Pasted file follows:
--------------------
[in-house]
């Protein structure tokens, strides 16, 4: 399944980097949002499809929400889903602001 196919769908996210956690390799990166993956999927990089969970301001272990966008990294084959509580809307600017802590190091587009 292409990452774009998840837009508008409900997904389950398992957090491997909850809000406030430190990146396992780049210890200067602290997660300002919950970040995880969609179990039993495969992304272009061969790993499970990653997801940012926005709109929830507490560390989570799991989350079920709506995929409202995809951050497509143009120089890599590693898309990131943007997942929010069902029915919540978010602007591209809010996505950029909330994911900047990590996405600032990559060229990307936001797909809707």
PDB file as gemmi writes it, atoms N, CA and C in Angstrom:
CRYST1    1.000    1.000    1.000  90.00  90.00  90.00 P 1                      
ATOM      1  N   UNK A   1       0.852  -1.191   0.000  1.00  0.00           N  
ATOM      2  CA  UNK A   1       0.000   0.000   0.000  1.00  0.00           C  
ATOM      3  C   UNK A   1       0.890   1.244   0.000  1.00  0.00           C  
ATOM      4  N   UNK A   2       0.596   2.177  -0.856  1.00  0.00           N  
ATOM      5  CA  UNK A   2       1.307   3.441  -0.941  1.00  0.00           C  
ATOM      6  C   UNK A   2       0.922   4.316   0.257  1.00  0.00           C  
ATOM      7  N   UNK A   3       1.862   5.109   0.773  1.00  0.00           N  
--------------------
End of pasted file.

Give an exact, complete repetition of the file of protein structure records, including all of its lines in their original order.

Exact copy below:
[in-house]
């Protein structure tokens, strides 16, 4: 399944980097949002499809929400889903602001 196919769908996210956690390799990166993956999927990089969970301001272990966008990294084959509580809307600017802590190091587009 292409990452774009998840837009508008409900997904389950398992957090491997909850809000406030430190990146396992780049210890200067602290997660300002919950970040995880969609179990039993495969992304272009061969790993499970990653997801940012926005709109929830507490560390989570799991989350079920709506995929409202995809951050497509143009120089890599590693898309990131943007997942929010069902029915919540978010602007591209809010996505950029909330994911900047990590996405600032990559060229990307936001797909809707």
PDB file as gemmi writes it, atoms N, CA and C in Angstrom:
CRYST1    1.000    1.000    1.000  90.00  90.00  90.00 P 1                      
ATOM      1  N   UNK A   1       0.852  -1.191   0.000  1.00  0.00           N  
ATOM      2  CA  UNK A   1       0.000   0.000   0.000  1.00  0.00           C  
ATOM      3  C   UNK A   1       0.890   1.244   0.000  1.00  0.00           C  
ATOM      4  N   UNK A   2       0.596   2.177  -0.856  1.00  0.00           N  
ATOM      5  CA  UNK A   2       1.307   3.441  -0.941  1.00  0.00           C  
ATOM      6  C   UNK A   2       0.922   4.316   0.257  1.00  0.00           C  
ATOM      7  N   UNK A   3       1.862   5.109   0.773  1.00  0.00           N  